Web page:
Fans waited in line as long as 10 hours with Kevin Smith books, films and artwork to be signed by their hero. Below, actor Jason Mewes, trailed by a video crew. (Photos by Stacie Fanelli. Click to enlarge.)
By STACIE FANELLI
North on Broad Street, around the bend at Mechanic, sharp right into an alley, past the “end of line” sign and back around again. That’s the route hundreds of fans took Sunday, inches at a time, as they waited in line to meet director Kevin Smith.
Some came from down the block, others from up to five hours away – all to spend maybe 60 seconds with the Highlands native and owner of Jay and Silent Bob’s Secret Stash in downtown Red Bank. The store is such a haven for comic book fans that it is the focal point of AMC’s reality show “Comic Book Men,” for which Smith’s appearance was a part.
The meet-and-greet and autograph signing, planned to promote Smith’s recent book, “Tough Sh*t: Life Advice from a Fat, Lazy Slob Who Did Good,” was more meaningful to many attendees than any old celebrity sighting.
“That’s my idol,” Rich Fitzgerald, of Keansburg, said of Smith. “He’s one of the reasons I want to go to film school, especially being a small-town kid from the same area.”
Fitzgerald carried an action figure to be signed. Others brought artwork and manuscripts to give Smith.
“He shared his; I’m going to share mine,” said Madeline Saggiomo, of Pennsylvania., who held two large paintings inspired by various scenes from Smith’s films. She created them for her senior thesis.
“It’s really inspiring as a recent grad just to keep going as an artist,” she said.
Grey Raymond and Laz Matech, both of north Jersey, co-authored “Kinetic: the First Alliance,” a sci-fi novel that they bound in leather with their business cards for Smith, who they said inspired them to write.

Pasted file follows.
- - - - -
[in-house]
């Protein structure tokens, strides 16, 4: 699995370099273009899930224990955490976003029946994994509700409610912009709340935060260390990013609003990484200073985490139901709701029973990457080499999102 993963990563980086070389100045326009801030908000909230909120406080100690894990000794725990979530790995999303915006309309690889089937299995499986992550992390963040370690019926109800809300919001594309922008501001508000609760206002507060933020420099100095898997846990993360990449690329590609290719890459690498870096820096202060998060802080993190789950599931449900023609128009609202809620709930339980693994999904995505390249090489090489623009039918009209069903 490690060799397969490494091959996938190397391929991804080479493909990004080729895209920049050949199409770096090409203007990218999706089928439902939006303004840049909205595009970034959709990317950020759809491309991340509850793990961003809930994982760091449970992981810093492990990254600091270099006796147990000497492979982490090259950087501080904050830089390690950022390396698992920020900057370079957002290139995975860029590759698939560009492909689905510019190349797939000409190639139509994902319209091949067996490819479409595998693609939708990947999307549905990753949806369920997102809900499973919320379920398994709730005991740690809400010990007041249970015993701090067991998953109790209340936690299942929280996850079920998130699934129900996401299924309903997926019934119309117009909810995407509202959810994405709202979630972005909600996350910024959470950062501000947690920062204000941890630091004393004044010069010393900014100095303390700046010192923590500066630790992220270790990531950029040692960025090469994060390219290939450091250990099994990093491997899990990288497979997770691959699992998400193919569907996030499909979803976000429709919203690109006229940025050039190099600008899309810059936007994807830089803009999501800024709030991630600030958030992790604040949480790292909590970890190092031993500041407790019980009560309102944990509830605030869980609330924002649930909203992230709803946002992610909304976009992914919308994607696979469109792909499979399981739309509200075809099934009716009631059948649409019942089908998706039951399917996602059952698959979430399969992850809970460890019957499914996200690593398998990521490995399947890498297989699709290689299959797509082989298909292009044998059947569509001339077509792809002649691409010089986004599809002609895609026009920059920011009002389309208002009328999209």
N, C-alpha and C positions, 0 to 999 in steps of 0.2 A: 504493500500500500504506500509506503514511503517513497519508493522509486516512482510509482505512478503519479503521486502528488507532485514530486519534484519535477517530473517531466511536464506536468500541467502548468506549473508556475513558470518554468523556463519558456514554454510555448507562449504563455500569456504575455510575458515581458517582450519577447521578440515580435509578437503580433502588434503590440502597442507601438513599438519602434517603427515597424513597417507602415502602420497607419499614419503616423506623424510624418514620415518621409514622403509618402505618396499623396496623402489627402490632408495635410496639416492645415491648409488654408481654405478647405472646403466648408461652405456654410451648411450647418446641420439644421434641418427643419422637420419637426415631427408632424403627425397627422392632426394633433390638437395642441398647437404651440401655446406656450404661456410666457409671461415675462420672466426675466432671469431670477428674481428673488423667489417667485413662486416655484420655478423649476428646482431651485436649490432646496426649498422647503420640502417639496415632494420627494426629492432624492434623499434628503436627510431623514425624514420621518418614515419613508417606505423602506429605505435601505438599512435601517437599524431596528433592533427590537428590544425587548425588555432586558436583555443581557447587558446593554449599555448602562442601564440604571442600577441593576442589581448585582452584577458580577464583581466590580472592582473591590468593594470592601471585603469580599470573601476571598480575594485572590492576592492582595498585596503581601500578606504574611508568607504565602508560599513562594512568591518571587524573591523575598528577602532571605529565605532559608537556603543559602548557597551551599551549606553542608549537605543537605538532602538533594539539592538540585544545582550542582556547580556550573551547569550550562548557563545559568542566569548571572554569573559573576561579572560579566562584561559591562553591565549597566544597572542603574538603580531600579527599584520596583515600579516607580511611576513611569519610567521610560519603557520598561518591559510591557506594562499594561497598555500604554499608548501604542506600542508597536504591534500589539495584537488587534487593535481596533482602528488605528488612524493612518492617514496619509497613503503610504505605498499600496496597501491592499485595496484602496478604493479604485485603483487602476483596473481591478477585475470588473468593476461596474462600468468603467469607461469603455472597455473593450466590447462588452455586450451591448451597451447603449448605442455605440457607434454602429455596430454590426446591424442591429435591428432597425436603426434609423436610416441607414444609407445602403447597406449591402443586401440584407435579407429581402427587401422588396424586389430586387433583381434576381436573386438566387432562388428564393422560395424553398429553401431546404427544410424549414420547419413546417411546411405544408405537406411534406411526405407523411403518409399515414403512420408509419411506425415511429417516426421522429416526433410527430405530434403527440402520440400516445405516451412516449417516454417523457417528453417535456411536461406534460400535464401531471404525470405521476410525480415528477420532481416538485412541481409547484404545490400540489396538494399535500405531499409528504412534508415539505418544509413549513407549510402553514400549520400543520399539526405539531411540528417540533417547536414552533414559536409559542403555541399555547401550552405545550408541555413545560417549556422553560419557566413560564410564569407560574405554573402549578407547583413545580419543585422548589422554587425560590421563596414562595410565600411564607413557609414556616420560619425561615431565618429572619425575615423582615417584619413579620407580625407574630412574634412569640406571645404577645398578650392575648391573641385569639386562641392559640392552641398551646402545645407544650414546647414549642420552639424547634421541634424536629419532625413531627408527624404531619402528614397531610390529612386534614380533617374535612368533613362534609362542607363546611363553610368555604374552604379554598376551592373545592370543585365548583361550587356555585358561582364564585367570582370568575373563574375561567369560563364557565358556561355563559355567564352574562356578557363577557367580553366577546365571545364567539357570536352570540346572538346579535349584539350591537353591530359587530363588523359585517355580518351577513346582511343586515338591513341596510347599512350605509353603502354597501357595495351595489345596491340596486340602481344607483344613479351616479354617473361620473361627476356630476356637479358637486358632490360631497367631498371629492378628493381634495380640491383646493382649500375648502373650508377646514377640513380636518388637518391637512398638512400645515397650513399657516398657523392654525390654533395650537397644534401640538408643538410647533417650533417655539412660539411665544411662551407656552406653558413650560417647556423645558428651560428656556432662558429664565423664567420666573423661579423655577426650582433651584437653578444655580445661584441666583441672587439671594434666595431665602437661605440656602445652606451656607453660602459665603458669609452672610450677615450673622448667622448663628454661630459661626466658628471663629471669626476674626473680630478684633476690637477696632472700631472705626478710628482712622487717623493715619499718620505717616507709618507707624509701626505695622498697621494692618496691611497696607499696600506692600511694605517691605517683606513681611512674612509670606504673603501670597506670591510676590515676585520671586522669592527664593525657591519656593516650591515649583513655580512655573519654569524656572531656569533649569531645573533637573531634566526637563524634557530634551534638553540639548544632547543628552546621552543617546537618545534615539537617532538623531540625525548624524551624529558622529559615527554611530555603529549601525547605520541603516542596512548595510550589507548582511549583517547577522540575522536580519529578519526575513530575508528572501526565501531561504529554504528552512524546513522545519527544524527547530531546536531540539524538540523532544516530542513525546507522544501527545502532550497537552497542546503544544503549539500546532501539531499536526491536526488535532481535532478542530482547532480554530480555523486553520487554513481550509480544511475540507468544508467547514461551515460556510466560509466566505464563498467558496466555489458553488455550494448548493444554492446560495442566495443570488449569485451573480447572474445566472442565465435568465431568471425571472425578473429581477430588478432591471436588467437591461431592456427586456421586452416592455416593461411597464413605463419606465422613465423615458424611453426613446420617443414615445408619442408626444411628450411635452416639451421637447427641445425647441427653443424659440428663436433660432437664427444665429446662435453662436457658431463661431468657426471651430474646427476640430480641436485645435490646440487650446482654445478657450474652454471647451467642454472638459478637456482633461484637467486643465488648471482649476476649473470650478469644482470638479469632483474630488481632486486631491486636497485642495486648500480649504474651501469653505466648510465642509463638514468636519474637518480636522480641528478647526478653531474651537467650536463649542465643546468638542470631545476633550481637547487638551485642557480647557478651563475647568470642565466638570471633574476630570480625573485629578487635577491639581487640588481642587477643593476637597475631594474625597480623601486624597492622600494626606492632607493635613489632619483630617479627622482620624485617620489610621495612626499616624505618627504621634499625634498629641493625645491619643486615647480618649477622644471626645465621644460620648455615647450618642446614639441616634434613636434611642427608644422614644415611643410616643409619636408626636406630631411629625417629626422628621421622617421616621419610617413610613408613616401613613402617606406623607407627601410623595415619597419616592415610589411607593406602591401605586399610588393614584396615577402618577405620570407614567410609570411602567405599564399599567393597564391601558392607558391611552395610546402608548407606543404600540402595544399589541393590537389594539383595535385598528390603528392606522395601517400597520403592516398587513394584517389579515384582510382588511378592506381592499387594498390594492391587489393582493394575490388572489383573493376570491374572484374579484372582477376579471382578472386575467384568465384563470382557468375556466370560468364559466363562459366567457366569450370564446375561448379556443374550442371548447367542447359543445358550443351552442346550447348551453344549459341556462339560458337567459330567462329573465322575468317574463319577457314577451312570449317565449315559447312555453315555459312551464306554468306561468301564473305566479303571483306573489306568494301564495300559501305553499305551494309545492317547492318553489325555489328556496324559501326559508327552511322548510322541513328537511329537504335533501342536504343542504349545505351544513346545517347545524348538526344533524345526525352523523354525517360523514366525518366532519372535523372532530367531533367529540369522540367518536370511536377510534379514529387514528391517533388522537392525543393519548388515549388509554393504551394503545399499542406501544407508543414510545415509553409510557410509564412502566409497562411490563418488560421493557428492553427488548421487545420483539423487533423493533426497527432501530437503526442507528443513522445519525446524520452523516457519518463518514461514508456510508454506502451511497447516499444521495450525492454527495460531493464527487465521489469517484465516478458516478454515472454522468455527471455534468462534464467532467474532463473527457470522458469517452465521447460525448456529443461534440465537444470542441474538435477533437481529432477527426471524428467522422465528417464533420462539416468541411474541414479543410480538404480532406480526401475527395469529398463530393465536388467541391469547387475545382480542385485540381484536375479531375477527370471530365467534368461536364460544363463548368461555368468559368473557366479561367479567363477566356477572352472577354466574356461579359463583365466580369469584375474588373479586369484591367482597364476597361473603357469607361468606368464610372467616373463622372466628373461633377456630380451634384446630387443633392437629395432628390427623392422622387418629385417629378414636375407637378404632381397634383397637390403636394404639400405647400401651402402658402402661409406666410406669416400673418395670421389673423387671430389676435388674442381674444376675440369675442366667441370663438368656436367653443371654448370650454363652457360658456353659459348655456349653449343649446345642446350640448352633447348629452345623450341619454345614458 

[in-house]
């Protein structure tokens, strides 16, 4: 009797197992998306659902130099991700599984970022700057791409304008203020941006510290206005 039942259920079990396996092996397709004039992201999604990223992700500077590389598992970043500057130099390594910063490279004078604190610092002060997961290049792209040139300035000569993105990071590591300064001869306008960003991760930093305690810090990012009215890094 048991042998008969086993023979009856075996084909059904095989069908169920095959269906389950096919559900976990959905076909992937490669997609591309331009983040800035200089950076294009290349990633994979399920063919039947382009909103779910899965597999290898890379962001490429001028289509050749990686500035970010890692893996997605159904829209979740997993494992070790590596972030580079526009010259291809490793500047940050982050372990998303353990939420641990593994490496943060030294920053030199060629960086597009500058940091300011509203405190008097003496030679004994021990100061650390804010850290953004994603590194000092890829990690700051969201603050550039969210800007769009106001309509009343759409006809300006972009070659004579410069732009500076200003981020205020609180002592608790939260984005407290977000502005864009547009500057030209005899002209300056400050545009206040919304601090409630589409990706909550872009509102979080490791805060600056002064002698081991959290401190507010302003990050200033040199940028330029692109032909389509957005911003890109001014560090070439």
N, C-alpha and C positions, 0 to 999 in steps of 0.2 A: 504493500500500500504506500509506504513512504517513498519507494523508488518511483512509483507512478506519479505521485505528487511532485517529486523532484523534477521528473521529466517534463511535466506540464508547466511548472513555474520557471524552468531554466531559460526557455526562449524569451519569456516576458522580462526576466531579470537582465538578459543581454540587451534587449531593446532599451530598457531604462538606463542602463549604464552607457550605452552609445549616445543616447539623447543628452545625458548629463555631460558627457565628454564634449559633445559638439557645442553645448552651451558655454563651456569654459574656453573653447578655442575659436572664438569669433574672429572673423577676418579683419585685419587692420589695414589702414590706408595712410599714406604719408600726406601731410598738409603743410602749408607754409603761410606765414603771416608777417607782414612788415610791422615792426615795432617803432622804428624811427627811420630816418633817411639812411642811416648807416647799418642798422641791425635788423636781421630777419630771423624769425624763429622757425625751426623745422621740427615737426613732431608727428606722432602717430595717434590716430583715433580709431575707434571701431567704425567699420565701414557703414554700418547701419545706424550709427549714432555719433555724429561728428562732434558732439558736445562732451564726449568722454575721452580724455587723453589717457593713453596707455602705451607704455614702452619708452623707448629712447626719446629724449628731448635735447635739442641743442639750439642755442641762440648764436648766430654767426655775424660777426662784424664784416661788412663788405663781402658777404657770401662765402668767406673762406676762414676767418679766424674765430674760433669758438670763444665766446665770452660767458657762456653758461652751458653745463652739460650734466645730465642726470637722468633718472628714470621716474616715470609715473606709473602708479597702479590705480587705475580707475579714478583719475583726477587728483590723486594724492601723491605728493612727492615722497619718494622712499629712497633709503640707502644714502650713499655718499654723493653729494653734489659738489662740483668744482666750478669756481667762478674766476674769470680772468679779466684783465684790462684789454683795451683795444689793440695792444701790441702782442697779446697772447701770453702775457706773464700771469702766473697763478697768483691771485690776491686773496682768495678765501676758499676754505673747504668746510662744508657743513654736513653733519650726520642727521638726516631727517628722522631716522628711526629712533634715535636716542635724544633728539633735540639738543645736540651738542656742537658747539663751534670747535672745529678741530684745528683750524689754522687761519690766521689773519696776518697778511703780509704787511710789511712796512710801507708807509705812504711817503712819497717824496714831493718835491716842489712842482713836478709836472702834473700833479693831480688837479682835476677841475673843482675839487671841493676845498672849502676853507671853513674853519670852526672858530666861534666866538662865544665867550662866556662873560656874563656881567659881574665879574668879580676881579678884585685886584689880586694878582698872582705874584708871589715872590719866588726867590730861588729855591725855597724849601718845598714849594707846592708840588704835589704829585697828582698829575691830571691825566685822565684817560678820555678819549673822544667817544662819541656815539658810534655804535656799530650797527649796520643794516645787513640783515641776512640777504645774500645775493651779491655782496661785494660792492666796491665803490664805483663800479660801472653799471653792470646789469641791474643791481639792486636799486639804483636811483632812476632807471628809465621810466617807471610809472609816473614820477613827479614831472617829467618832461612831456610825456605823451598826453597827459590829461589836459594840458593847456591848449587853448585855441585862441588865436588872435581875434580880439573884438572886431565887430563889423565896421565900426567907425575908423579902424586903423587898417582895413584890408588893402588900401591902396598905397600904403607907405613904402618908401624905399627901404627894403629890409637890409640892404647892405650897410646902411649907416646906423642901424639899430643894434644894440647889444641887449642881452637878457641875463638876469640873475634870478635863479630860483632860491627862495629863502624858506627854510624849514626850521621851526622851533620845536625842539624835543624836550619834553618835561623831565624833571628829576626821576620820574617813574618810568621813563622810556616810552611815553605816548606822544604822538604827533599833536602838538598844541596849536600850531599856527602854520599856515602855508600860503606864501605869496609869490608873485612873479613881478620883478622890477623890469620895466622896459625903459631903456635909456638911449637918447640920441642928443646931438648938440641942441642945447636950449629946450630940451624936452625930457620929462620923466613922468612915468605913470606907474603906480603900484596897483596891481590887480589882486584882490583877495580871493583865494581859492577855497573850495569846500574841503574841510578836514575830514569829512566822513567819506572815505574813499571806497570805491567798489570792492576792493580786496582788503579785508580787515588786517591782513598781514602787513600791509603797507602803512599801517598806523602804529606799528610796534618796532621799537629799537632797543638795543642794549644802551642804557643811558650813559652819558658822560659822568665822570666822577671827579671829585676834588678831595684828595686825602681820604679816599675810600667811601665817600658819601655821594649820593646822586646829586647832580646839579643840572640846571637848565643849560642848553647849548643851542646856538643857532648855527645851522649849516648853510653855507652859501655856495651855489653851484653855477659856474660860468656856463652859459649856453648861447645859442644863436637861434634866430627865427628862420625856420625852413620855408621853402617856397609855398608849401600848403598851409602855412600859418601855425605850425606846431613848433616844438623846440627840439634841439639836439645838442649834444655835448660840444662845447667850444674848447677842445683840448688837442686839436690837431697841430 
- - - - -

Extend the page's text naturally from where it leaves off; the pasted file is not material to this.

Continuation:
“He proves that even if you don’t have a lot of money, you can still make it big,” Matech said. “We’ve been following him since the first ‘Clerks.’”
Raymond added, “Who hasn’t? But we’re here to crush the competition.”
The line burst into shrieks when Jay – actor Jason Mewes – walked down Mechanic Street in a mock security uniform, followed by a film crew, to announce that 20 people would be allowed in at a time.
“Don’t touch Mr. Smith. Don’t breathe on him,” he joked.
The event reprised a similar one in 2006, when Smith stayed nearly until dawn the following day, making sure he met everyone in line.
For some out Sunday, the experience was a long time coming. Kurt Mansfield brought his 6-year-old son, Landon, from Connecticut for a weekend of fandom. Landon went to his first Smith appearance as an infant and was raised on the comic genre ever since.
“Yesterday we were in the store, and Jay came up, and I got to meet him,” the younger Mansfield said excitedly.
Nick Nasatka of Waretown is a veteran at the waiting game. He’s been to all of Smith’s Red Bank appearances, the first nearly 10 years ago.
“I consider him a hero for all of New Jersey. He kind of shows that there’s more to us than the Jersey Shore,” said Nasatka, who recalled Smith waiting to leave until every last fan had an autograph.
An hour into the event, even those who had been in line five hours prior to its start were still outside. It was scheduled to end at 5 p.m., but an official said he expected to be there well into the evening. He said a few fans were parked in their car outside the Secret Stash at 4 a.m. to be the first in line.
William Olmo and Will Torres, illustrators from Newark and North Plainfield who brought art for Smith, said they would stay as long they had to.
“He’s like a local hero for us,” Olmo said. Torres added, “If he can make it, anyone can make it.”